We’re having spring (see below).
Some of you (rumor has it) are still enjoying winter.
This is a great stew for the end of winter and a classic for St. Patrick’s Day – in the U.S.
We lived in Ireland for a year and St. Patrick’s Day was celebrated by going to church, if at all. There were no parades or parties or rivers of green beer.
I’m told that in more recent years the Irish in Ireland are celebrating the day in much the same way as the Irish in the U.S.
Somehow, I think they enjoy their Guinness without the addition of green dye.
But they are willing to put a bit in the stew. Slow braising makes this beef very tender and the beer adds a robust flavor.
Serve with ‘Jacket Potatoes’: potatoes baked in their skin and a staple in Ireland…. And a pint of Guinness on the side. This serve 4.
Beef Braised in Guinness
Total time: 80 minutes
- 24oz (720gr) beef suitable for stewing or braising
- 1 large or 2 medium onions
- 2 cloves garlic
- 5 – 6 medium carrots
- 3 bay (laurel) leaves
- 1 tsp dried thyme
- 2 cups (16oz, 480ml) Guinness
- 1 cup (8oz, 240ml) beef stock
- 1 tbs oil
- 4 tbs cornstarch (maizena, corn flour)
- 1 tbs paprika
- Cut beef into 1″ (2.5 cm) cubes.
- Cut onion into quarters, then slice thinly.
- Mince or press garlic.
- Cut carrots in half the long way, then into 1″ (2.5cm) pieces.
- Combine paprika and cornstarch in a plastic food bag.
- Add beef and toss to coat evenly.
- In a heavy saucepan or Dutch oven, large enough to hold everything easily, heat oil over medium-high heat. Add onion and sauté until translucent, about 5 minutes.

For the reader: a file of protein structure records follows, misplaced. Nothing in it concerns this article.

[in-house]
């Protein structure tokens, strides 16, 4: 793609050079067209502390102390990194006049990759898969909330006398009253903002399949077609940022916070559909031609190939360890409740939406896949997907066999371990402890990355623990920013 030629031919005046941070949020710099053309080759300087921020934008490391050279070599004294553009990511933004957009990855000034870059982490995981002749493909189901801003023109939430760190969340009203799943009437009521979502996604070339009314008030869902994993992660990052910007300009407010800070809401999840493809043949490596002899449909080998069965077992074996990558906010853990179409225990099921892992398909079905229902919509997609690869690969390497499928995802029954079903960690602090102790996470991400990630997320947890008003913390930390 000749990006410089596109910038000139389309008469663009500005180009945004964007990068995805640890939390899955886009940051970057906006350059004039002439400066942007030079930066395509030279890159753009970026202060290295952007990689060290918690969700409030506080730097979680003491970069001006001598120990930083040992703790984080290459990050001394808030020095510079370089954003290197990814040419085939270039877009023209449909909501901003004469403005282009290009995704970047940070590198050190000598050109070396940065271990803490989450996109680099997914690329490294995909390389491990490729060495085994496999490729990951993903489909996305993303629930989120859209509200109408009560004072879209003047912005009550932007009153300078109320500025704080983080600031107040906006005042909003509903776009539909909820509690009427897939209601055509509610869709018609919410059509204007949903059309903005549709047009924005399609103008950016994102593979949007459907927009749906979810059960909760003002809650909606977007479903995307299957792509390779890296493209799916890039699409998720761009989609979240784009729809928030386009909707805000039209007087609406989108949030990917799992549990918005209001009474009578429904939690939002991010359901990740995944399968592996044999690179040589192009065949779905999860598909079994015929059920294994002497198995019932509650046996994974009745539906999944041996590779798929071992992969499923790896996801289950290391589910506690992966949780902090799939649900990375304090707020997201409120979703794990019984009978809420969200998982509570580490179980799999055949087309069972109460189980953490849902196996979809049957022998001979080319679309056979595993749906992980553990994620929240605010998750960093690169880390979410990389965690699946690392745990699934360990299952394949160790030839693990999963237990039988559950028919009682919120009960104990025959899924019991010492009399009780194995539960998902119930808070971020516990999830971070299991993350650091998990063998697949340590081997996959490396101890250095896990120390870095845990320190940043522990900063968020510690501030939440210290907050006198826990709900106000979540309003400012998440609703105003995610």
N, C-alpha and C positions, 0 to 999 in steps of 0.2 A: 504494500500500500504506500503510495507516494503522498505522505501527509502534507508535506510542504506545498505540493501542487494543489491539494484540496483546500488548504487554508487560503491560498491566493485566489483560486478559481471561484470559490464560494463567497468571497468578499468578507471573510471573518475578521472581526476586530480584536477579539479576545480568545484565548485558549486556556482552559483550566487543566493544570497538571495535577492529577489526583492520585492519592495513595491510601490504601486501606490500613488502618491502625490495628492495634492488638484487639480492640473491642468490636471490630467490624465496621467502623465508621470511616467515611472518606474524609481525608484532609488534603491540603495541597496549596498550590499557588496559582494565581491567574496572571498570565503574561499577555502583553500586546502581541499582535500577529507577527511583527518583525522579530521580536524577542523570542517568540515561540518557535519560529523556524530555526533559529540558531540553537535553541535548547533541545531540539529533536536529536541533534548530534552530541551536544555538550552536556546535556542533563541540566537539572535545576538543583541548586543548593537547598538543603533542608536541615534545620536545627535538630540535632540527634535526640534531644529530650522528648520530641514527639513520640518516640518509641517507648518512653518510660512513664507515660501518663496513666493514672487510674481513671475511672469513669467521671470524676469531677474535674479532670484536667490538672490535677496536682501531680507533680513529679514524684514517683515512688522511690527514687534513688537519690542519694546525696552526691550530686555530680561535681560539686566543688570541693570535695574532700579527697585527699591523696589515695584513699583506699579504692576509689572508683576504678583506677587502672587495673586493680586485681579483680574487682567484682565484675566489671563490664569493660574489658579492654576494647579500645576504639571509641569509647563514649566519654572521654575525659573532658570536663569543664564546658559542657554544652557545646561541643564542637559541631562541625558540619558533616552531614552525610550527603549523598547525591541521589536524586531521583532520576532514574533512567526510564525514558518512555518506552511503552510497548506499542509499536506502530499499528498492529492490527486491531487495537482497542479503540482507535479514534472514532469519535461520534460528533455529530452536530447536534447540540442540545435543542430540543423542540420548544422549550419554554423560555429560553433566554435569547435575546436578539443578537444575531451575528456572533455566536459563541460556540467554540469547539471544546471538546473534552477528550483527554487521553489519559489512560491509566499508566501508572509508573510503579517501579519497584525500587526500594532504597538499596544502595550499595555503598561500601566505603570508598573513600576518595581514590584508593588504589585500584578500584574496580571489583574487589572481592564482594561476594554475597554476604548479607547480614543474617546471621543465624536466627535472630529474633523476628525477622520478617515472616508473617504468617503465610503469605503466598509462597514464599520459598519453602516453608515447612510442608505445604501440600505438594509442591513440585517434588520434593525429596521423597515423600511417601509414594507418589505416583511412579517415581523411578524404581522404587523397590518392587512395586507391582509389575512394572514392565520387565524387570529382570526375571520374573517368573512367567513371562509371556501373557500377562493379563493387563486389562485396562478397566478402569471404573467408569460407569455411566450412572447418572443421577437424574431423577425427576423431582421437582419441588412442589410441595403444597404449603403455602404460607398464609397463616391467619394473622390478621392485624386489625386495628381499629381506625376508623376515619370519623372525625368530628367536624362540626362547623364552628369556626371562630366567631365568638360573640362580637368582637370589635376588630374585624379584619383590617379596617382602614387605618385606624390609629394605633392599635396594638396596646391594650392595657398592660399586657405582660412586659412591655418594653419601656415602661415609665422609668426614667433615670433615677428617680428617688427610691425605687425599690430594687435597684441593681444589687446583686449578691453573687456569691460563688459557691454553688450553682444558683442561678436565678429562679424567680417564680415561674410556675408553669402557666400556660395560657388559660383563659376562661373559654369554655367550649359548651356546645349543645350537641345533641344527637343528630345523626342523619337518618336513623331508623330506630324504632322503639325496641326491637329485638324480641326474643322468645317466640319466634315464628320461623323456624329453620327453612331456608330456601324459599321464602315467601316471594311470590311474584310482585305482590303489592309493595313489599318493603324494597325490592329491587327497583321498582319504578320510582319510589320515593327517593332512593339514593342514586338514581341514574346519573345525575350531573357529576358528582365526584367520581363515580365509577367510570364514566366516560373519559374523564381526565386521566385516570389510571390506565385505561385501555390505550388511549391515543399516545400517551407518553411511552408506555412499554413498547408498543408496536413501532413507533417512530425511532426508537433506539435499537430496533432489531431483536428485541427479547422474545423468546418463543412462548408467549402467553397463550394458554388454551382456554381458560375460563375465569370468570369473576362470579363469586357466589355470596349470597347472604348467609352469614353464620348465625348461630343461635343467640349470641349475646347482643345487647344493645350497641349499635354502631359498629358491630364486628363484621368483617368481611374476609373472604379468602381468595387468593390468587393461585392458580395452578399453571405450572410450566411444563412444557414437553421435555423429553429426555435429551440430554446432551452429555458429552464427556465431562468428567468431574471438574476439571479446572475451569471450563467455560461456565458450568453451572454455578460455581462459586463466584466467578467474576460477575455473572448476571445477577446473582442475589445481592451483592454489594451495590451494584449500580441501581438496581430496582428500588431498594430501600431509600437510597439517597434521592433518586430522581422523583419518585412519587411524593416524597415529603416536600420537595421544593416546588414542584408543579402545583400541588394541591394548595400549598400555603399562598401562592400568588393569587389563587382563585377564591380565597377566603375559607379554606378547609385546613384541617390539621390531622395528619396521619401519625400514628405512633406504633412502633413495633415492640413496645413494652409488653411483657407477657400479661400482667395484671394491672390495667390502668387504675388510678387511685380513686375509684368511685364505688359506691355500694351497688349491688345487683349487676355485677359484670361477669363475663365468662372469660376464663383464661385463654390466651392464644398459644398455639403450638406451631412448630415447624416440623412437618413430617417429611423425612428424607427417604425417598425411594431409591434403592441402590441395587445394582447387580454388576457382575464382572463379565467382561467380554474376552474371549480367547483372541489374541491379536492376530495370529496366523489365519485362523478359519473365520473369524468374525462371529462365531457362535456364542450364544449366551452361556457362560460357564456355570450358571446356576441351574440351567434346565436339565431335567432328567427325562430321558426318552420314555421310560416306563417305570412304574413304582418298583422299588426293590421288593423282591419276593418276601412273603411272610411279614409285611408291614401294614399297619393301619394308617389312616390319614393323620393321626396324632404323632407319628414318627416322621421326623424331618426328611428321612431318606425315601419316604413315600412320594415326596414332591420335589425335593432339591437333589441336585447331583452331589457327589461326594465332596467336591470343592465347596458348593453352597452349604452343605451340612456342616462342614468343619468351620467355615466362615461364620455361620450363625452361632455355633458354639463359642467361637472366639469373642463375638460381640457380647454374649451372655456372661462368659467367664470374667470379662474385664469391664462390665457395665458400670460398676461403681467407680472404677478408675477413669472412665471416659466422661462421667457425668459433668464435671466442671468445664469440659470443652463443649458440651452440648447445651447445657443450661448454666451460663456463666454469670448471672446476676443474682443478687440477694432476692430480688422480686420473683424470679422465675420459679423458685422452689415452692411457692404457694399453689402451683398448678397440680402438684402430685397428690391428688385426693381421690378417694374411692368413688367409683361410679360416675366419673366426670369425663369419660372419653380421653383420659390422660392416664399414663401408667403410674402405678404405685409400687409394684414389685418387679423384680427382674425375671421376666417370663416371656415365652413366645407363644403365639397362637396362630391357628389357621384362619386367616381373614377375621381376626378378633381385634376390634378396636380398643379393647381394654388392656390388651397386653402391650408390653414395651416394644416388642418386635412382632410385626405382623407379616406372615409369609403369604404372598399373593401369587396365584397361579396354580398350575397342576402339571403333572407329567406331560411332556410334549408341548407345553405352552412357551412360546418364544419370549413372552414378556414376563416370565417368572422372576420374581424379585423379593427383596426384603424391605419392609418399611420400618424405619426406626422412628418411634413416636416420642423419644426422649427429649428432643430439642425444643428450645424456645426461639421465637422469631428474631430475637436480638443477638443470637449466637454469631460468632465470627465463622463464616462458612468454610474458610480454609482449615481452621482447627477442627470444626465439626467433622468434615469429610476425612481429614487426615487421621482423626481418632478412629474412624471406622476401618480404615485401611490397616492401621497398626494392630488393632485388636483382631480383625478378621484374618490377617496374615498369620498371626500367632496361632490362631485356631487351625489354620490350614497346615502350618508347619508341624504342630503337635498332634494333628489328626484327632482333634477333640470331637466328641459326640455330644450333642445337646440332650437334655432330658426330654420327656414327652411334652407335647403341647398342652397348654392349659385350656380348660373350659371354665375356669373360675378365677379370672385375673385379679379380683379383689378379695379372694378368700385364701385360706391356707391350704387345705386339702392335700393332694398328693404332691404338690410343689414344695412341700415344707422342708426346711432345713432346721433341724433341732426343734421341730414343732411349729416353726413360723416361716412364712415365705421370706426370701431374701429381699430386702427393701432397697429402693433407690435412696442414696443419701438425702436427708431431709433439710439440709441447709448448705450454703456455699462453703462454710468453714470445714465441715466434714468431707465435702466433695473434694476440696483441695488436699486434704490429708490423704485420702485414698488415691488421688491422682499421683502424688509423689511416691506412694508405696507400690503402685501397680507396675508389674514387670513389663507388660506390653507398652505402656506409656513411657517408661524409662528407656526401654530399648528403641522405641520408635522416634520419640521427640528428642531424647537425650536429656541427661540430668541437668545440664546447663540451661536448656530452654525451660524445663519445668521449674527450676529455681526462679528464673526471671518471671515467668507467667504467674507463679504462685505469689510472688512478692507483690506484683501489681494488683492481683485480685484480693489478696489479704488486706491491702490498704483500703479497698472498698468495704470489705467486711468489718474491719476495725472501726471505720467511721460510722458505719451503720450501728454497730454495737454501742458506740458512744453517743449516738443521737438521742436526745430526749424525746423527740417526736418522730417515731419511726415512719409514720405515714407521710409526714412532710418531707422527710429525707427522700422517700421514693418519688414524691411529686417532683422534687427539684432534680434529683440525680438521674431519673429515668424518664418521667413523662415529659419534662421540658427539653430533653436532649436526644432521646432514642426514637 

- Add beef and brown on all sides.
- Add garlic and sauté 1 minute more.
- Add remaining ingredients, bring to a boil, reduce heat to low, cover and simmer at least an hour. If it starts to dry out, add more Guinness or beef stock.
- If you would like the sauce thicker, dissolve 1 tbs cornstarch in 2 tbs water and stir in as much as you need – a little at a time, cooking and checking, or it will get too thick.
- When ready to eat, remove bay leaves and serve.
Did I say spring?
The other day mon mari came running down the stairs, shouting ‘can’t you hear them?!?!?’
I was, of course, sitting at my computer, totally engrossed in something, listening to the radio and ignoring the world.
I paused and listened.
How could I have not heard that!
The ‘grue’ (cranes) were migrating. One can hear them for miles. And when there are hundreds migrating, as they seem to do, it can get very loud.
They fly in a V, like geese. Looking up it was as if waves of birds were flowing overhead, all chattering to each other. Huge V’s, taking up the width of the sky, one after the other flew over.
It was fascinating to watch: The birds at the ends of the V barely flapped their wings, once every few seconds if at all. The birds in the lead flapped constantly for a few minutes, then a group from the middle moved forward to take the lead and the ones in front dropped back. It would look chaotic for a few seconds, then the V would form, hold for a few minutes, then shift again.
We watched for about 10 minutes.
Another sign of spring – my hyacinths are starting to bloom. The dogs have managed to patrol the fence line with out trampling them.
On the road you can see the last of our mini-flood. It hasn’t rained for over a week, but the ground is so saturated, that the water has flown down the hill and collected at this spot on the road. Up until yesterday, the water went over the road and into our front lawn and driveway. Once I saw it was finally stopping I took the scissors to both dogs, cutting off all the dried, mud-caked fur on their bellies, legs and paws. Then they rolled about on the grass a bit.